Users can participate in lessons whenever they choose, and since social learning takes place on an online platform, this means that they can engage with users globally. This increases the chance that they will be able to interact with others. Moreover, it allows users to build upon others ideas and leads to more innovative breakthroughs. This is evident in Wikipedia, which relies on social learning and participation. Social media can also be used to ask and answer questions, and overall, extend employee training beyond a formal setting, allowing users to interact with training processes more frequently and internalize it better. It promotes collaboration, improvement in social interaction, flexible and elicits enthusiasm in users, making it a highly valuable strategy.
Big Data allows companies to keep track of learning processes and gauge what is working in employee training and what isn’t. Big Data can be incorporated with cloud-based platforms, allowing for immediate feedback and real-time updates. Many users can access it and decide on steps to improve employee training. Moreover, numbers in eLearning are increasing as time passes, and it is becoming difficult to process data sets traditionally.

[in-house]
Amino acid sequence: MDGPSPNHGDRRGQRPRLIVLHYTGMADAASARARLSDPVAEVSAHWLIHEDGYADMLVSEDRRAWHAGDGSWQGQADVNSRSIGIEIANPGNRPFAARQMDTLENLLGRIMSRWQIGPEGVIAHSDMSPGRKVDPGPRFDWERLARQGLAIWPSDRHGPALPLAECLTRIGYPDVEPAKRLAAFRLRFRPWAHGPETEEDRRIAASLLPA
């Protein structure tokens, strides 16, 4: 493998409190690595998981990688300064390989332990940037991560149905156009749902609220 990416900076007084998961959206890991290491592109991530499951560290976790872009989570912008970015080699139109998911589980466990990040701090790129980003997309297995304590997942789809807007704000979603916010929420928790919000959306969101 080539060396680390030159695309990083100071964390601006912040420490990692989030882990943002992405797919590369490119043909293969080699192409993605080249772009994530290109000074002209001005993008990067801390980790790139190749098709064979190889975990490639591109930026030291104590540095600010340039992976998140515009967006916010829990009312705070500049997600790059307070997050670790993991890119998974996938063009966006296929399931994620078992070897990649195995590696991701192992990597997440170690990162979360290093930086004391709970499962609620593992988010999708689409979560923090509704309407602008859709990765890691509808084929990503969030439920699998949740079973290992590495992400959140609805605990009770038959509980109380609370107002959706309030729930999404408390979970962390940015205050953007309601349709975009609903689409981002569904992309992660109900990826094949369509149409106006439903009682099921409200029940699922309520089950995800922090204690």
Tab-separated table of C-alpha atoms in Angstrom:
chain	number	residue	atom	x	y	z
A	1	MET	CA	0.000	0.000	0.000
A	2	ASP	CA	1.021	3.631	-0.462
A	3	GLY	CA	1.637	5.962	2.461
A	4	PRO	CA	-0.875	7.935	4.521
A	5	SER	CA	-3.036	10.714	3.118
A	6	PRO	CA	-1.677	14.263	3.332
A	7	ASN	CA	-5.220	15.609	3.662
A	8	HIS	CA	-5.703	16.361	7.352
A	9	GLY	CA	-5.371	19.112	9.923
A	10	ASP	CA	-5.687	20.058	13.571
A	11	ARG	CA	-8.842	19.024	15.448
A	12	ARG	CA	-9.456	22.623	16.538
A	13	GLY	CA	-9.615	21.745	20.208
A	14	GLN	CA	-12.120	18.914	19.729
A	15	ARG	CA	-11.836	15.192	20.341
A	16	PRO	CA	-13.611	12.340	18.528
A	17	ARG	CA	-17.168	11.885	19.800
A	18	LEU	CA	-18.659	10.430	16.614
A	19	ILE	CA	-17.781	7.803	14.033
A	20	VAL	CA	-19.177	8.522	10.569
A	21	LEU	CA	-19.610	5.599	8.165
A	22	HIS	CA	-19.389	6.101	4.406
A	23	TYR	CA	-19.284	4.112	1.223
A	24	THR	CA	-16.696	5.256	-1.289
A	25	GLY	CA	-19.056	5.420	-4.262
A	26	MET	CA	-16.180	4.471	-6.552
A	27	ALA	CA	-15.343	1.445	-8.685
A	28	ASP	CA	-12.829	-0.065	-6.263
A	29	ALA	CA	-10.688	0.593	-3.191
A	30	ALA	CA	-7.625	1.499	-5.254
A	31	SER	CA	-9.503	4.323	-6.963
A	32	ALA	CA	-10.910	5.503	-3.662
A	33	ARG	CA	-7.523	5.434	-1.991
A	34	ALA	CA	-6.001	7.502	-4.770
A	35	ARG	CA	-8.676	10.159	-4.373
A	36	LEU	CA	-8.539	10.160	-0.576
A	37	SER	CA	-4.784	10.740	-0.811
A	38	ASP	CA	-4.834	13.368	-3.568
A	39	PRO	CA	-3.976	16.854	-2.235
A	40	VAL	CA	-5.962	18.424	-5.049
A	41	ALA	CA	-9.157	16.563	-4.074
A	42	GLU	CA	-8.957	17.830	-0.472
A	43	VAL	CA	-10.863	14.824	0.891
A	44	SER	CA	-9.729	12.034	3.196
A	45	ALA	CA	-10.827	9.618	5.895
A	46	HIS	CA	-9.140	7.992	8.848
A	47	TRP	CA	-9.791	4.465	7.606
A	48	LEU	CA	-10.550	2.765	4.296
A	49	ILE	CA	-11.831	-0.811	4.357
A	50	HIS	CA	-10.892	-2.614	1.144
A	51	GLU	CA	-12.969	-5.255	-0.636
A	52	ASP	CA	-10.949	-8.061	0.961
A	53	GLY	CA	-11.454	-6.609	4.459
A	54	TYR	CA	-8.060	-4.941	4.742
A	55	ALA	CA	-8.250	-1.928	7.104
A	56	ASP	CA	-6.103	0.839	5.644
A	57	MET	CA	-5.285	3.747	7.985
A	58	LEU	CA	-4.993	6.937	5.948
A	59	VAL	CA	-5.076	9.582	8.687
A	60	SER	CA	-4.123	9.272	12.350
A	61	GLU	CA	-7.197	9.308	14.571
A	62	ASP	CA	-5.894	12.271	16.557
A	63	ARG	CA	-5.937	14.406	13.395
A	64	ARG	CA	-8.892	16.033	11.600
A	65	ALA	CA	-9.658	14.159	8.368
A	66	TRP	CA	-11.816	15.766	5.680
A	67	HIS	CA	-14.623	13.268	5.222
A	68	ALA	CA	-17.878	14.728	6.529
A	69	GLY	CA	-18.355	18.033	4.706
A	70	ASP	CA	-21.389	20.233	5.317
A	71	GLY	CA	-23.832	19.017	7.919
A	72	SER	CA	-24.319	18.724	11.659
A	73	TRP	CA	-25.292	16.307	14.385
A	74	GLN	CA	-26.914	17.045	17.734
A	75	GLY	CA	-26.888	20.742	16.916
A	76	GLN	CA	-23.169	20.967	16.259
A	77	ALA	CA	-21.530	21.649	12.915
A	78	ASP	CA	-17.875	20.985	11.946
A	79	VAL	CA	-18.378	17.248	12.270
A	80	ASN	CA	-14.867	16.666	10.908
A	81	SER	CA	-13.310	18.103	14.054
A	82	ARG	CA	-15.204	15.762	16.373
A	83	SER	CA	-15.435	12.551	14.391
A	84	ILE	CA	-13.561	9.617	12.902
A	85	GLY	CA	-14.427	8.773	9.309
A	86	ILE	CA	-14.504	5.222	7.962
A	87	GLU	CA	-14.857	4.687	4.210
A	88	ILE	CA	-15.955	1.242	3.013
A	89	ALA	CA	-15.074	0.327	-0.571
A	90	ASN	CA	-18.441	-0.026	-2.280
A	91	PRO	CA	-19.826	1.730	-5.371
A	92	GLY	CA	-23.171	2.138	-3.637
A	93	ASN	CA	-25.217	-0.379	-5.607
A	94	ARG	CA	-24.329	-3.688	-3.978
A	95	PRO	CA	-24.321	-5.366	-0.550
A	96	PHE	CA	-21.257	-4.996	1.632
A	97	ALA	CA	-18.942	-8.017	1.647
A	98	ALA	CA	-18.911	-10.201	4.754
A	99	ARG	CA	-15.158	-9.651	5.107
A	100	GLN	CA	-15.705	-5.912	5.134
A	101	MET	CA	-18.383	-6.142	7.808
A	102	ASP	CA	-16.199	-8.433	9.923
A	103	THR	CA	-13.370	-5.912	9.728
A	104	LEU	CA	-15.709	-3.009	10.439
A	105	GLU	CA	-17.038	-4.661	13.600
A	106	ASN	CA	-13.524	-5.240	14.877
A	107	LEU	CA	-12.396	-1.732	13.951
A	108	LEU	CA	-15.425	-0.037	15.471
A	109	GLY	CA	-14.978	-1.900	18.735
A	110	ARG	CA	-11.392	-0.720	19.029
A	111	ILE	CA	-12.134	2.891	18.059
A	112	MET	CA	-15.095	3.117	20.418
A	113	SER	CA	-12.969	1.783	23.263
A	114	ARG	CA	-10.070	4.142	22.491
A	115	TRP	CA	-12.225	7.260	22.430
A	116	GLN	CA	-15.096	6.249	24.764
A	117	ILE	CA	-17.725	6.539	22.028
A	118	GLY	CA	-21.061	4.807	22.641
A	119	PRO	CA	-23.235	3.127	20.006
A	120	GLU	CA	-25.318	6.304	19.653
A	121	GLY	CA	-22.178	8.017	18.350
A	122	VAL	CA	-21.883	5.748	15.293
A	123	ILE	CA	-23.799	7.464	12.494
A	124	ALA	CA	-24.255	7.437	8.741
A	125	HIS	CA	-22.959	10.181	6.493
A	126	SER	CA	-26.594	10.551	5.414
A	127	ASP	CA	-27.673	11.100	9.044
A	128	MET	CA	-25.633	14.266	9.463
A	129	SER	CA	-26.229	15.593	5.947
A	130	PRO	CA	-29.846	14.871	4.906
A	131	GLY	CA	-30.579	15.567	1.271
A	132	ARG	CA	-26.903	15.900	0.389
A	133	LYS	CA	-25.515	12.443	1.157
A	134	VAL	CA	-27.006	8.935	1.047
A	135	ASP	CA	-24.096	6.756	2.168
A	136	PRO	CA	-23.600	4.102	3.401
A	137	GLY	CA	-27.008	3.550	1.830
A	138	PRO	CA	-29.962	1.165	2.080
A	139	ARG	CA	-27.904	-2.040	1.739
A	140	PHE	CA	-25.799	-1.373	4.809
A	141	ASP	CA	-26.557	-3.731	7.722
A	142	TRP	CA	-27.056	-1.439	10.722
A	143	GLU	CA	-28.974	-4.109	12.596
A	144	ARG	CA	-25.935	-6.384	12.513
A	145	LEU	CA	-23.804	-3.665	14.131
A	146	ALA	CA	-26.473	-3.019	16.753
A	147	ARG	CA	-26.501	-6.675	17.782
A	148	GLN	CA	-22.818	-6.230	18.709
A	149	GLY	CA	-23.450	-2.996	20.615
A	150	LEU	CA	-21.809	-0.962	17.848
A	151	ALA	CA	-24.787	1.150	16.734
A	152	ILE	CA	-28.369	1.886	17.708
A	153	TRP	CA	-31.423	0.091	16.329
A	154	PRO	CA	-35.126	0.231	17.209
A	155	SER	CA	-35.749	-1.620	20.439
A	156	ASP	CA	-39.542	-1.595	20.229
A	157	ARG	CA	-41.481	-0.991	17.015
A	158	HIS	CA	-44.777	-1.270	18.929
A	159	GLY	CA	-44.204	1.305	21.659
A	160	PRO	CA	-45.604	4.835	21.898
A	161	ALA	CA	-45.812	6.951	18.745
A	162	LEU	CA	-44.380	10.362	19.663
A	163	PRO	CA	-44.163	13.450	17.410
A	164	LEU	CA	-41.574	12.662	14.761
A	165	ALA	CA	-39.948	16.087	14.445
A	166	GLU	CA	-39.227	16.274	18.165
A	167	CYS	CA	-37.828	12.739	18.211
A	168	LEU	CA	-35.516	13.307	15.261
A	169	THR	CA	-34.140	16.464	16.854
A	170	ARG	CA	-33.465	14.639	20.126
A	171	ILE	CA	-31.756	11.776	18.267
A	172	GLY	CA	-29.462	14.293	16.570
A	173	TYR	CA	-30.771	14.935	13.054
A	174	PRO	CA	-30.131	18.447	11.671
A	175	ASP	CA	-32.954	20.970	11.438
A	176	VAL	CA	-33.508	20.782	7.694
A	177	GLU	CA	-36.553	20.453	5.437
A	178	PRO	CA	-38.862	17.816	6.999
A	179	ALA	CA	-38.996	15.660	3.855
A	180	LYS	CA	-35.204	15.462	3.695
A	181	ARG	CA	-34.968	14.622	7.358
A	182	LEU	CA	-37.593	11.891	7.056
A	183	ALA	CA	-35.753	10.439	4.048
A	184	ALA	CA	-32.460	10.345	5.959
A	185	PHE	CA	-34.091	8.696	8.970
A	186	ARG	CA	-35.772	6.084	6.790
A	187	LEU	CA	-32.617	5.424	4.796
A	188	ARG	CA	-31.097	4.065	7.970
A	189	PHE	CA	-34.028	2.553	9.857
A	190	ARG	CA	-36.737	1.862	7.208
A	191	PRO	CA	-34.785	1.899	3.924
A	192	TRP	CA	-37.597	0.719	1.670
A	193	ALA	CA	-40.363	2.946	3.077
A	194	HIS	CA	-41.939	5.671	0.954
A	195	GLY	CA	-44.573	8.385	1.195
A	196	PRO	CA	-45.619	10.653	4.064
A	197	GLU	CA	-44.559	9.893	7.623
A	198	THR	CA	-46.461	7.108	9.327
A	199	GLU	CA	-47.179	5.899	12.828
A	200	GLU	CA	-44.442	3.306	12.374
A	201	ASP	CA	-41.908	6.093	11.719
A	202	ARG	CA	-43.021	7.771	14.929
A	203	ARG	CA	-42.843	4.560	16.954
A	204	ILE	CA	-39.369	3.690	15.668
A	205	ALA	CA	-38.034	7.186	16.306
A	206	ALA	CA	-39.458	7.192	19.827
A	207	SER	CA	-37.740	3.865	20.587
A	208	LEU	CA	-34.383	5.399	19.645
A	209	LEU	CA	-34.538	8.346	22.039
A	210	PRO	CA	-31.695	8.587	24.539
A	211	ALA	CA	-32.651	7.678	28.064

Big Data can process this data while simultaneously collecting important data, such as statistics on completion time and rate. It allows companies to track how often employees click on tasks and go over the material, track group patterns, which help to personalize courses, based on where users spent time and what they found easy/hard. Crafting a good training manual template is one of the most important steps. This compilation of data allows for organizations to receive instant feedback and improve employee training where it is needed, making it a valuable strategy.